Strange events happen in a small village in the north of Germany during the years just before World War I, which seem to be ritual punishment. The abused and suppressed children of the villagers seem to be at the heart of this mystery.
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From July, 1913 to the outbreak of World War I, a series of incidents take place in a German village. A horse trips on a wire and throws the rider; a woman falls to her death through rotted planks; the local baron's son is hung upside down in a mill; parents slap and bully their children; a man is cruel to his long-suffering lover; another sexually abuses his daughter. People disappear. A callow teacher, who courts a nanny in the baron's household, narrates the story and tries to investigate the connections among these accidents and crimes. What is foreshadowed? Are the children holy innocents? God may be in His heaven, but all is not right with the world; the center cannot hold. Written by
Fans of Michael Haneke's more morally shocking films such as 'Funny Games', 'Benny's Video' or the draining 'Time of the Wolf' might find themselves surprised by the quieter and slower analysis of evil in his latest work 'Das Weisse Band'.
The action takes place in a North German village shortly before the outbreak of the First World War and in structure presents a number of subtly drawn individual characters as they are caught up in a mysterious series of violent events.
In the hands of a mere moralist this could be an unbearable few hours. But it's credit to Haneke's skill as a film-maker that we are utterly caught up and absorbed by a large cast of children and adults.
One of the on-going arguments in Haneke's films appears to be the origins of human evil, or perhaps more precisely put, individual acts of evil behaviour. Are such acts an individual's responsibility or do they spring from a climate in which particular energies are at work? This is the question Haneke appears to be exploring here (just as was a central question relating to French society in 'Cache').
One of the most disturbing things at the heart of the film is the fact that we do not know why particular acts of evil take place (including the maiming of a disabled child and the beating of a nobleman's son), or even who commits them. However, this is no 'whodunnit', although with its retrospective voice-over from the School Teacher's p.o.v. we are let to believe for a long time that were in a crime/thriller genre.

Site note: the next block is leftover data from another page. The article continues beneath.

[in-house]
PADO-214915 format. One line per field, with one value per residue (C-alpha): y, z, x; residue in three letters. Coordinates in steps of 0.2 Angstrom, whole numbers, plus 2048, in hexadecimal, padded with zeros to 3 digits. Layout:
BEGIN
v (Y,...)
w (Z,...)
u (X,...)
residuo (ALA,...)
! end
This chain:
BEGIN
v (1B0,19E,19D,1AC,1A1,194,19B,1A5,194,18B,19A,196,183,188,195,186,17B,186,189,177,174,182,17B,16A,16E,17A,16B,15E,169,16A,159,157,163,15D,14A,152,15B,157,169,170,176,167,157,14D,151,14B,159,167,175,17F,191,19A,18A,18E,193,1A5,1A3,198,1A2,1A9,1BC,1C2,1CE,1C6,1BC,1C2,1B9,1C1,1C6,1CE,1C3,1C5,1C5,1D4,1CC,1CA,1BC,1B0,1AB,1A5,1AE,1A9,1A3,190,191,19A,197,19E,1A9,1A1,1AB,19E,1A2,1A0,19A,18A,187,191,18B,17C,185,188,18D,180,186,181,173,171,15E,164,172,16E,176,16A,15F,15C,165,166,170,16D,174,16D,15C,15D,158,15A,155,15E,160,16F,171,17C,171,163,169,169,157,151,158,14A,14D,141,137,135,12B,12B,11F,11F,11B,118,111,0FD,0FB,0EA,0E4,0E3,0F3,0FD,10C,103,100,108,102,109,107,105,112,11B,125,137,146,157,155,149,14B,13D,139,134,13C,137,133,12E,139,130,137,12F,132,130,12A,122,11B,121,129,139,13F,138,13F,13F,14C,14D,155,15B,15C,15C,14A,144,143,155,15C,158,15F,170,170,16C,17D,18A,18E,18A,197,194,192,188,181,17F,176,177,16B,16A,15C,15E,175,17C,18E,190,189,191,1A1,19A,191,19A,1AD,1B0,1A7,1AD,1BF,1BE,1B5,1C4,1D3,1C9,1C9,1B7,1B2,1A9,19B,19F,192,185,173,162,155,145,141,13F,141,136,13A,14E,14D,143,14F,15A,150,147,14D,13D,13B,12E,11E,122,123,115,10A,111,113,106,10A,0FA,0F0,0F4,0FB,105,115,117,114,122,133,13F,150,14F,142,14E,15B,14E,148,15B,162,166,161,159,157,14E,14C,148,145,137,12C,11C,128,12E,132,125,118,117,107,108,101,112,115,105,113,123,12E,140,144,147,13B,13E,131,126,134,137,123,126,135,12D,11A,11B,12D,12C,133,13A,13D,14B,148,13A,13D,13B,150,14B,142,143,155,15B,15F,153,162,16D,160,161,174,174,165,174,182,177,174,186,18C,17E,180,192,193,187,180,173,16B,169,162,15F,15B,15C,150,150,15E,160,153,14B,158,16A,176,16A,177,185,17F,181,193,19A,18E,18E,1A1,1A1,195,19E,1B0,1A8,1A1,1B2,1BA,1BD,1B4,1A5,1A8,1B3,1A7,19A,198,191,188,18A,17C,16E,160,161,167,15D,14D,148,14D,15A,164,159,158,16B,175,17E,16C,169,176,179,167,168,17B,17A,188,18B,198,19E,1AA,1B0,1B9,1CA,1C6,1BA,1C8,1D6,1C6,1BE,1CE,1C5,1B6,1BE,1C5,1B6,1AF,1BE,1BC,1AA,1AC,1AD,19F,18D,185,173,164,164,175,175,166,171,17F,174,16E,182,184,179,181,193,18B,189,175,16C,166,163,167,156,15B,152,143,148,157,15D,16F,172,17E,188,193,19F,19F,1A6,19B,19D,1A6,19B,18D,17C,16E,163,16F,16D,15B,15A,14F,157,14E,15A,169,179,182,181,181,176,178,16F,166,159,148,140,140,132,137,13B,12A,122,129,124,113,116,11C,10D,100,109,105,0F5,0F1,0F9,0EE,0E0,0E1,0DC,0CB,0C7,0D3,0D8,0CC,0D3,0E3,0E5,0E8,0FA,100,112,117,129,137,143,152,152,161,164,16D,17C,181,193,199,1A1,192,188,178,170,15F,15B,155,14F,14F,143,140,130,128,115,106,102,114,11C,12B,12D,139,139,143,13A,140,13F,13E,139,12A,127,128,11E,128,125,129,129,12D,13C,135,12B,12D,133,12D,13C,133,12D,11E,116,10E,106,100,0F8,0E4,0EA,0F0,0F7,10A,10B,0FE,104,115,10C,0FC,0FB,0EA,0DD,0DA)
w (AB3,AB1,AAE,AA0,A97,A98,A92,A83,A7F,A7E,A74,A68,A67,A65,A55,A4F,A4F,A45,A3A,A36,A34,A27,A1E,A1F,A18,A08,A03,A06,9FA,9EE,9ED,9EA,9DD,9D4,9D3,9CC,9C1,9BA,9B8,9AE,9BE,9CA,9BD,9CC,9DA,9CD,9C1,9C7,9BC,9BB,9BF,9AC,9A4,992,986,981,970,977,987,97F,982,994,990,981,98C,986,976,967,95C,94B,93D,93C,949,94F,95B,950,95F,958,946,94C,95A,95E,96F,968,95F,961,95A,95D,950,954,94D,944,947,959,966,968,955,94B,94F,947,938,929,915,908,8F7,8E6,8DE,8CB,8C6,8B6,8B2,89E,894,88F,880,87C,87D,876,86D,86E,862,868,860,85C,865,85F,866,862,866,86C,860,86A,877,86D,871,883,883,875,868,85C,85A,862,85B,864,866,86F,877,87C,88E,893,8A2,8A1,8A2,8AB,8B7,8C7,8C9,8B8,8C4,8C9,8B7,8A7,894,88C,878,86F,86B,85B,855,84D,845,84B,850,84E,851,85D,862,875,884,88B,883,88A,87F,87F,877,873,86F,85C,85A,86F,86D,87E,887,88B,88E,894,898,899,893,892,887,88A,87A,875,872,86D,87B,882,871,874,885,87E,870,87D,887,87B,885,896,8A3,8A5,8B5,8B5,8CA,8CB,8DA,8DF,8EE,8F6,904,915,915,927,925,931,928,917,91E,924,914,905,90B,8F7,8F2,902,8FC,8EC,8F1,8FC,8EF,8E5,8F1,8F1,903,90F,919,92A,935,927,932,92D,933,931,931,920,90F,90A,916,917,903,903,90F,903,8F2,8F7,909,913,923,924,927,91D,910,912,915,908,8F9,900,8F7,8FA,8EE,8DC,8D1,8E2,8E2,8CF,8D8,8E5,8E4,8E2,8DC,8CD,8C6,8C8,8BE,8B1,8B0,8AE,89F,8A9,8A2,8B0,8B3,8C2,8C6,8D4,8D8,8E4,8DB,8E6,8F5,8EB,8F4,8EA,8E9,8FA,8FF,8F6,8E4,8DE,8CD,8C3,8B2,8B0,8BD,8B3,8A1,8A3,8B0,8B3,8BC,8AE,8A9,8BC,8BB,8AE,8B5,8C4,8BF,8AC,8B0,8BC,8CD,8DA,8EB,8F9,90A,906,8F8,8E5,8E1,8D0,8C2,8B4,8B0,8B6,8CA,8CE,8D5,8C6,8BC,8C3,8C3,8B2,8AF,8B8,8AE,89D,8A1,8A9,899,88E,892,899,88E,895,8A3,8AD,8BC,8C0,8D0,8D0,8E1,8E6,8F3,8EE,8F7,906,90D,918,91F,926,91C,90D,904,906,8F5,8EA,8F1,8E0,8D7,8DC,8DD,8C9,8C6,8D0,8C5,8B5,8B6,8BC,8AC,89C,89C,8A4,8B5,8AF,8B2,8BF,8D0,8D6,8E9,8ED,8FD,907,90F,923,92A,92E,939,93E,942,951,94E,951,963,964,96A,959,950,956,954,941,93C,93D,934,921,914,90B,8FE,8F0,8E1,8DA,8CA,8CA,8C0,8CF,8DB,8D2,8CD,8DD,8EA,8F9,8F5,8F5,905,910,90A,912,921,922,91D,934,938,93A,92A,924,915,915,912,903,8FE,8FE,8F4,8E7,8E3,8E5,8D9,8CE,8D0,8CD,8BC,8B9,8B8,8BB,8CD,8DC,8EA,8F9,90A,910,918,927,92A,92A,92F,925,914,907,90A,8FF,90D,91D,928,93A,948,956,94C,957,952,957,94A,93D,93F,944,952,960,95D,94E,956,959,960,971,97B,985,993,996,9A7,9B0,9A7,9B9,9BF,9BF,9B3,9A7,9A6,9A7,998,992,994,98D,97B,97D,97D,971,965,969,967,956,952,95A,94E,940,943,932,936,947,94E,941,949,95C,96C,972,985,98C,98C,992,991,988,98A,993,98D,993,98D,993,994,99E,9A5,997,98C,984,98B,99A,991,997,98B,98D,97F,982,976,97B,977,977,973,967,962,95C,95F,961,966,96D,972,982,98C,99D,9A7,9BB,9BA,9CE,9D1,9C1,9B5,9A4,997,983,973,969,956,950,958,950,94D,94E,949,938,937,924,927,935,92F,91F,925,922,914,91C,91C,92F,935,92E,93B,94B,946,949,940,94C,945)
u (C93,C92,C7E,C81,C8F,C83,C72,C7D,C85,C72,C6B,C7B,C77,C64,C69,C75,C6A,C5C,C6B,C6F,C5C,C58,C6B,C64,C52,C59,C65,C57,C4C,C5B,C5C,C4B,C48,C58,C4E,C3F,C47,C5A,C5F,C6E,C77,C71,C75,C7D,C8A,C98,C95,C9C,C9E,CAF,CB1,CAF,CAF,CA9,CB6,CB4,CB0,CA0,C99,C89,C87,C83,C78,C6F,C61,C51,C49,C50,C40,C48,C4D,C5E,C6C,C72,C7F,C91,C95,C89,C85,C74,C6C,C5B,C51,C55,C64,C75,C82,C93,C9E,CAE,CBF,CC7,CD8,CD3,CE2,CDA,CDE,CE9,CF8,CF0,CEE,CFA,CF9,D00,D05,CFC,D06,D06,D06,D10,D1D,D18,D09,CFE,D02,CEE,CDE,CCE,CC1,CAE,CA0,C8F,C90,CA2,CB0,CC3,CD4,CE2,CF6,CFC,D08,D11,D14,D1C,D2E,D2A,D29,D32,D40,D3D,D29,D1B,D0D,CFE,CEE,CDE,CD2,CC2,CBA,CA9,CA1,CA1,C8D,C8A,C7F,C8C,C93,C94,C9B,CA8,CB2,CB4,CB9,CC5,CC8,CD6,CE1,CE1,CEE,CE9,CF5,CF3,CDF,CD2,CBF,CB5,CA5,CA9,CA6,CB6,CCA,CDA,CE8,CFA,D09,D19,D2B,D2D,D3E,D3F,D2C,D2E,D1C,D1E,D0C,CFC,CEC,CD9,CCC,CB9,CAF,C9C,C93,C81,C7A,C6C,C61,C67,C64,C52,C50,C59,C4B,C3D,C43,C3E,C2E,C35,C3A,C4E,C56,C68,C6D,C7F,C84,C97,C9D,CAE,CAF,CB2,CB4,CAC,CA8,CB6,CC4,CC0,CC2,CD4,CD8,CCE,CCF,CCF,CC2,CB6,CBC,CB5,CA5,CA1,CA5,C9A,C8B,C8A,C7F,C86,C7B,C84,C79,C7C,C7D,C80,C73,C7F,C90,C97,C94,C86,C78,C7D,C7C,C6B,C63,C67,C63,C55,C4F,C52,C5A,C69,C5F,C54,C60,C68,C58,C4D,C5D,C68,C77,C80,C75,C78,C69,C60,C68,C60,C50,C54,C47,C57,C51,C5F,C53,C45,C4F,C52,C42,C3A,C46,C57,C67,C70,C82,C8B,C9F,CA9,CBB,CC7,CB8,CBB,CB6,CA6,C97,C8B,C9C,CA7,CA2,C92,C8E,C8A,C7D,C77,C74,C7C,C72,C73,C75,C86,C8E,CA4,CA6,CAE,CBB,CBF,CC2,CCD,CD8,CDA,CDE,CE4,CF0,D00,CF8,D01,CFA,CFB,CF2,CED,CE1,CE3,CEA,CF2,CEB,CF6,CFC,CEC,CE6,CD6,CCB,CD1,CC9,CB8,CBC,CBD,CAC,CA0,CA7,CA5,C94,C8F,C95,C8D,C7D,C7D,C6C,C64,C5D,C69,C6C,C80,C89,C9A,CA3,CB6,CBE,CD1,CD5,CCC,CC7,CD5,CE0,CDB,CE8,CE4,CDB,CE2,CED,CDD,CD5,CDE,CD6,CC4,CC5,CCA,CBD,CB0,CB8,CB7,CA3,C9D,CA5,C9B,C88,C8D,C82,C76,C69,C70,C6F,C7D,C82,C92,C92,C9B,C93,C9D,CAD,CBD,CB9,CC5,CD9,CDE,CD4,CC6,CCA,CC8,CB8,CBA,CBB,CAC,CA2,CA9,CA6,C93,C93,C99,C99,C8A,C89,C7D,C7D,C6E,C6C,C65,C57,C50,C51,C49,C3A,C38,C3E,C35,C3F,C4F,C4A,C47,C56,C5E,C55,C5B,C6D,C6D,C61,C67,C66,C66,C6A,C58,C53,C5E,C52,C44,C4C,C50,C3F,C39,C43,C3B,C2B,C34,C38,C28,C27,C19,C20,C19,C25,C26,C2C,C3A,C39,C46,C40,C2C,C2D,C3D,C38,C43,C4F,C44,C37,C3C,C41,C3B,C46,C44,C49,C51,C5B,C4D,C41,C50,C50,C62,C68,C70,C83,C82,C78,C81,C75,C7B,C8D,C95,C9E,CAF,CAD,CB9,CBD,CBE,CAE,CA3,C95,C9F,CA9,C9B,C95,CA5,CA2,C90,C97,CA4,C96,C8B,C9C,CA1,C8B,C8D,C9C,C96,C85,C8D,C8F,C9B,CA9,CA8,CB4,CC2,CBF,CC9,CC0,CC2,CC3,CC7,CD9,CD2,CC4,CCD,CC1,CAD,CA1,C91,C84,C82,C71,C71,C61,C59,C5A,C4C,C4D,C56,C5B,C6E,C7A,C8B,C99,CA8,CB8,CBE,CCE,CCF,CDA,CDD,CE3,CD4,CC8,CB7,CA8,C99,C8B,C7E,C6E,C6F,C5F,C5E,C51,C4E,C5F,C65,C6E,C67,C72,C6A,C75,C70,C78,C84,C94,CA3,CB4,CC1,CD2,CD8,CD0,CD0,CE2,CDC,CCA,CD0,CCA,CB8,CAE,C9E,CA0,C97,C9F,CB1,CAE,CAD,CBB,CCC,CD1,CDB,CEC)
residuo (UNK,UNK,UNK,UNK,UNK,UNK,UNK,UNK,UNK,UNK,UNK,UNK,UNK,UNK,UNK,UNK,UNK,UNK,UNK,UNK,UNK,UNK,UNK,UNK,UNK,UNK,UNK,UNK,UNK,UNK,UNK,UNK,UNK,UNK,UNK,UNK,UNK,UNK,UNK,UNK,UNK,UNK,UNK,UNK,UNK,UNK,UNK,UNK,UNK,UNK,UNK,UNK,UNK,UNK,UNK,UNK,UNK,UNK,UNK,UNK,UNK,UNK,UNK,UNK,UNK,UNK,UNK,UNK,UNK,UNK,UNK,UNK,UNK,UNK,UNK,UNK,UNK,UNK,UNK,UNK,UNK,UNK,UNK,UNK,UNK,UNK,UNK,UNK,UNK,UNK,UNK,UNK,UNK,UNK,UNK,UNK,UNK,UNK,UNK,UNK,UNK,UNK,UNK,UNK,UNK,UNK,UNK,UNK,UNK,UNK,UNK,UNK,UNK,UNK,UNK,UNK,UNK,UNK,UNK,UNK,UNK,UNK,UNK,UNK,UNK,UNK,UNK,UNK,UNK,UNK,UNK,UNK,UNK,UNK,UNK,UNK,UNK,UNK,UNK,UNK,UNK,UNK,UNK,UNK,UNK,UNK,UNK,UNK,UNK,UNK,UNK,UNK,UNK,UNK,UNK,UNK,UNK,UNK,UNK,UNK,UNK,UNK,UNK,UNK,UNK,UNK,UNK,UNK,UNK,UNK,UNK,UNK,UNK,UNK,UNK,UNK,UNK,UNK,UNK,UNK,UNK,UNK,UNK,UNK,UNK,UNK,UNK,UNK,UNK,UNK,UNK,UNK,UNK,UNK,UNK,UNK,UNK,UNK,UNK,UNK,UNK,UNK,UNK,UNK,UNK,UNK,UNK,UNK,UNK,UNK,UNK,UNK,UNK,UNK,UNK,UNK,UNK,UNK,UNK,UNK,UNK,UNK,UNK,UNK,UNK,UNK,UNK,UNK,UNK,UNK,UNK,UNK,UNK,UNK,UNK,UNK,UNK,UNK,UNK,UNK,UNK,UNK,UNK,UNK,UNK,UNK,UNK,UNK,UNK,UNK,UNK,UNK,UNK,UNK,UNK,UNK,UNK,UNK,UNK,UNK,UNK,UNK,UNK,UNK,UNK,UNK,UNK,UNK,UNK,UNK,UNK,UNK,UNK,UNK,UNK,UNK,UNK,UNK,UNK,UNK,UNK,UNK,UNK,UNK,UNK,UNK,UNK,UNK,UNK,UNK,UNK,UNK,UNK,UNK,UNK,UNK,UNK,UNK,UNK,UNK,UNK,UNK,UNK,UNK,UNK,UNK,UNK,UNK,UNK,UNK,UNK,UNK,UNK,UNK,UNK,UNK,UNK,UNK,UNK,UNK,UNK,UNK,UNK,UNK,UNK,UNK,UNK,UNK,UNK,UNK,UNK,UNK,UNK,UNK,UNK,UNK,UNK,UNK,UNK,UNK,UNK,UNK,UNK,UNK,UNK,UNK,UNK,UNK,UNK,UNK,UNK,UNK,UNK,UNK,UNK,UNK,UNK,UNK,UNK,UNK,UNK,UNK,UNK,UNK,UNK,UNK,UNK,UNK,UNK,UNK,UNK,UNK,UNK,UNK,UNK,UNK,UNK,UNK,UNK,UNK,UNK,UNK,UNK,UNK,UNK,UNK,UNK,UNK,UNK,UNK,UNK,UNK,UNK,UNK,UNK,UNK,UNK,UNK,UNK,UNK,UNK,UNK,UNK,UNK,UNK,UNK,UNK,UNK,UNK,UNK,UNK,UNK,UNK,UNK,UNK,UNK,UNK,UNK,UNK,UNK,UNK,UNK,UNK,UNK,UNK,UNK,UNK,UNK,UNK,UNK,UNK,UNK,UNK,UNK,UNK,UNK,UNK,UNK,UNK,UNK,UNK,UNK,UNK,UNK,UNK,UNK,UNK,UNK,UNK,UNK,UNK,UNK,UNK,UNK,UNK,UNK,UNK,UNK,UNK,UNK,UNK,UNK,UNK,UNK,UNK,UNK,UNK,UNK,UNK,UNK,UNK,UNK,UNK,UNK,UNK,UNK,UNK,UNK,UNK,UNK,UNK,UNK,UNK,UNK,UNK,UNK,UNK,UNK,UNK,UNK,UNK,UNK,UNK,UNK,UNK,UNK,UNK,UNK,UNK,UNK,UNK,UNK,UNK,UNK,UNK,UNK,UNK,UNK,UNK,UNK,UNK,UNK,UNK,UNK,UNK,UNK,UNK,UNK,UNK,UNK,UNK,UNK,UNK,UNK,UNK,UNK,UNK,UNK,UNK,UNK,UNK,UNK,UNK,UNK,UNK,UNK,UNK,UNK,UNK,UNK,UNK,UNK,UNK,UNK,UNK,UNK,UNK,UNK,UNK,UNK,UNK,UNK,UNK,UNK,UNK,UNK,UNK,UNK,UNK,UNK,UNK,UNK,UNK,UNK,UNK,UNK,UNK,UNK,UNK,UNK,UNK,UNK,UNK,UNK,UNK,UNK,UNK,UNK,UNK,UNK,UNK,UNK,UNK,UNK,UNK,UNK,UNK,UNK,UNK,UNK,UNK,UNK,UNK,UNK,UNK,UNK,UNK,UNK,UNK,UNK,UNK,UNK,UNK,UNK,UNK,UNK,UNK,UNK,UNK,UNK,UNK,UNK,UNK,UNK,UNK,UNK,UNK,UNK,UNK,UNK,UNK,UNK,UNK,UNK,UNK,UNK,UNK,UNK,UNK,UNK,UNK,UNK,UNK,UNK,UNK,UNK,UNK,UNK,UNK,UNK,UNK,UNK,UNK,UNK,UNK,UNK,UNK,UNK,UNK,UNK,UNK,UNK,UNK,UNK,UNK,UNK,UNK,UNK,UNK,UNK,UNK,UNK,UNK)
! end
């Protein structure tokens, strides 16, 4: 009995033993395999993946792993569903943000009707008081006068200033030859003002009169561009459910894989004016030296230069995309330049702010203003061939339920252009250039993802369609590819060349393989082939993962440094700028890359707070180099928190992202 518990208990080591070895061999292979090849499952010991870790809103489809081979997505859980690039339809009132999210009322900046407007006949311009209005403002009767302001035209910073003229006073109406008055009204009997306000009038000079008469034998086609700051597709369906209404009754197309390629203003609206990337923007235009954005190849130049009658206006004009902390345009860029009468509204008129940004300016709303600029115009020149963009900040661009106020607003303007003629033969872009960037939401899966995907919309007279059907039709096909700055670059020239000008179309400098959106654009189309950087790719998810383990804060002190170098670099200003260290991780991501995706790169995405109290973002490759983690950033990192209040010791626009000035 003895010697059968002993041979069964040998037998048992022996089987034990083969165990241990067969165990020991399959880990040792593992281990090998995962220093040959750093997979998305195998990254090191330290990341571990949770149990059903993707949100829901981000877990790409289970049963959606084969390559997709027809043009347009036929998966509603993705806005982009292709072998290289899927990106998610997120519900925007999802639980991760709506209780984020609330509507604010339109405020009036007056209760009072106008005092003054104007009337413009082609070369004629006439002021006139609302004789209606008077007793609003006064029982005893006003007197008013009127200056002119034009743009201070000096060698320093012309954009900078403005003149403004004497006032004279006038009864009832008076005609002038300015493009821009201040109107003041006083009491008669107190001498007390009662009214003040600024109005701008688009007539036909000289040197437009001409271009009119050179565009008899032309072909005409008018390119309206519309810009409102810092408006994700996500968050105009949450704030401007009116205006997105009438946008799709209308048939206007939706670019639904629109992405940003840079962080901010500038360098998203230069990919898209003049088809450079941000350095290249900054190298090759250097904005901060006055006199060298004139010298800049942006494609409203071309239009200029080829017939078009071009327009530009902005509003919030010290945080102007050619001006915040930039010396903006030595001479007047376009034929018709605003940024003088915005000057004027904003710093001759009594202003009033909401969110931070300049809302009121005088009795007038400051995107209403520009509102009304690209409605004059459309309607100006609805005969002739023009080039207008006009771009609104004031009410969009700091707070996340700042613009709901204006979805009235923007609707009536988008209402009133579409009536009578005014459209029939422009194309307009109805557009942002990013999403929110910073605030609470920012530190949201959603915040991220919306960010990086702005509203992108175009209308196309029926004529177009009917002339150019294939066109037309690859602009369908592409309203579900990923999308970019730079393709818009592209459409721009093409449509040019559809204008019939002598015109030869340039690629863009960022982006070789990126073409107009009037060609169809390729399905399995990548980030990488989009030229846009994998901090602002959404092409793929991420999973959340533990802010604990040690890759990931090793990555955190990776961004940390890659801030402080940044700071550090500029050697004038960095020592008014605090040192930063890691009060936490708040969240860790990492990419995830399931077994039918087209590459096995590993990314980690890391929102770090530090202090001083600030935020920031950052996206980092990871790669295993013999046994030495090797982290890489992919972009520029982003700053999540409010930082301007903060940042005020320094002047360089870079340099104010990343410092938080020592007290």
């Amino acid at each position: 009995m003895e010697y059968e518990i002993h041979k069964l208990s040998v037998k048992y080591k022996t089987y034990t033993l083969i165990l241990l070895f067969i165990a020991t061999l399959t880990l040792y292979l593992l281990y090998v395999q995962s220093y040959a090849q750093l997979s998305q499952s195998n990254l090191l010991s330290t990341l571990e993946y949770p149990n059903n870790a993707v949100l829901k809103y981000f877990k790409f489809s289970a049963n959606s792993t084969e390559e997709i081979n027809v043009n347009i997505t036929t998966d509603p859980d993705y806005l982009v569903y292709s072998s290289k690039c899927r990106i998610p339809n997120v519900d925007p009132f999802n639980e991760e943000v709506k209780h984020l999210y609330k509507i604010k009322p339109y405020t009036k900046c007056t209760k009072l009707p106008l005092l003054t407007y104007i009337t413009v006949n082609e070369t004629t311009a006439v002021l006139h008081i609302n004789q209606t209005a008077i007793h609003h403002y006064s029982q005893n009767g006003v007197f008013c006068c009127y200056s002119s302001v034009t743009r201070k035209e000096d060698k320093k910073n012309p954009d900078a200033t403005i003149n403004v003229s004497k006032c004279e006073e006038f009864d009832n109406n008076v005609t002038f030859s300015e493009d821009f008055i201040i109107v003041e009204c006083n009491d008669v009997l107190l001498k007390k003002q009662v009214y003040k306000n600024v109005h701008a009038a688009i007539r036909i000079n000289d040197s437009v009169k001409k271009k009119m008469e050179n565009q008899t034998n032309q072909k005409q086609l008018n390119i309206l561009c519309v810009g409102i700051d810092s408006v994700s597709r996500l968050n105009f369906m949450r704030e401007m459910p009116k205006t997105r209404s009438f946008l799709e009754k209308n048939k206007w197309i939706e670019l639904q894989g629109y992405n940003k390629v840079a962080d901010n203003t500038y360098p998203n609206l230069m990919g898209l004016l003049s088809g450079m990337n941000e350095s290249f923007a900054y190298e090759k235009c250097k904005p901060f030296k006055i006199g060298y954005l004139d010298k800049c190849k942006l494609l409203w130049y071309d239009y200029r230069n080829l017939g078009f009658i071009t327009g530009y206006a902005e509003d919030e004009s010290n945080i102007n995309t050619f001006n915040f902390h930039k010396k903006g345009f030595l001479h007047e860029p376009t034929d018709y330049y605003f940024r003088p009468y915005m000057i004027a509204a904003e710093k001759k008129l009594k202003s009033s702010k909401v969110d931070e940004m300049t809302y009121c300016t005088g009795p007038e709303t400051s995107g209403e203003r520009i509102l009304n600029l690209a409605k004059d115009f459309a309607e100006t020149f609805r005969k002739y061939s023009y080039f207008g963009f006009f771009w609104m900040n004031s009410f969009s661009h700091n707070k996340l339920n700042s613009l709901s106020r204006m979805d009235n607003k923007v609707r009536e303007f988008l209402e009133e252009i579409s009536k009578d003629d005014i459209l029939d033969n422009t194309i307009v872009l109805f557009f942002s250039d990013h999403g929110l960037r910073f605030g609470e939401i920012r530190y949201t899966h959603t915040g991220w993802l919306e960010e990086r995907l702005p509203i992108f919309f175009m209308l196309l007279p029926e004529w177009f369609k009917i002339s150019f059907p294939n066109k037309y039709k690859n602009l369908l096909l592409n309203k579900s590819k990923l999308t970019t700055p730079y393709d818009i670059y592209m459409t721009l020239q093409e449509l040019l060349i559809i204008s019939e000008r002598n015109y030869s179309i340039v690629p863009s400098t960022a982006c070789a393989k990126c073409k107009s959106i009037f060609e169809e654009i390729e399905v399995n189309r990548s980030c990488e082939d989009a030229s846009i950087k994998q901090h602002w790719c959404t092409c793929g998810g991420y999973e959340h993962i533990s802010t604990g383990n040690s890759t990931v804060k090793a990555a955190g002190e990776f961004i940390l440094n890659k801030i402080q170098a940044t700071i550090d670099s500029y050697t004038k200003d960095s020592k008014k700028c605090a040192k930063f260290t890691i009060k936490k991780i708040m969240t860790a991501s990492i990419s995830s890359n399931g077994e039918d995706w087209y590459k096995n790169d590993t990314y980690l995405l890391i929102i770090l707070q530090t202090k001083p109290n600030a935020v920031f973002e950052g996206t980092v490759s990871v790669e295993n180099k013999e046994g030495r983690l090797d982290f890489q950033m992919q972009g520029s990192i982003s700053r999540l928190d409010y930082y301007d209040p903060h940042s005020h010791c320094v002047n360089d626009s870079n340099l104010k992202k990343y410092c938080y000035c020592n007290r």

Throughout his body of work so far, Haneke has suggested that looking for the sort of easy answers films and TV all too readily supply is partly responsible for our misunderstanding how violence in society occurs. (Funny Games).
'The White Ribbon' bypasses the usual dramatical devices of motivation and blame and instead softly focuses on an environment (in this case Germany in the first quarter of the Twentieth Century) in which certain unhealthy energies are at work.
These energies include an emotionally repressed and joyless Protestantism, the mistreatment and oppression of women, the familial abuse of children, the fetishism of strong masculine and patriarchal values, and the un-breachable divide between the rich and the poor. Set over all this, like an umbrella, is the fact that the small provincial society depicted in the film is all but completely isolated from wider society.
Another poster here has pointed out that Haneke is using his village as a microcosm to reflect Germany as a whole, and I would agree with that. Haneke's Dorf, whilst having an individual character, is a relative of Von Trier's Dogville in the sense that it stands for a larger set of national values. In this respect Haneke seems to be diagnosing German society in the run up to the 'Great' War as one of authoritarianism, religious doubt, intolerance, and fear.
What is remarkable in such a film is how little human joy or love is to be found in such a seemingly idyllic rural landscape. The love strand (between the narrator Teacher and the dismissed 17 yr old children's nurse) has a rather strained aspect. It is as though the film maker is suggesting that affection might also be down to available opportunity.
One of the most moving scenes in The White Ribbon is when a young child brings his father, a Priest, a caged bird he has nursed back to health. The father's beloved pet canary was killed (by his daughter as a protest against the bleak, loveless household she's been reared in - a home in which a father shows more affection to a small bird than his own children.
Thus the scene symbolically depicts a child demonstrating the love that the parent himself is unable of showing. Tears fill the priest's eyes. It is a tiny moment of love and hope in an otherwise emotionally barren wasteland. It is also a symbol of how a new generations of Germans have dealt with, and healed, previous decades of pain.
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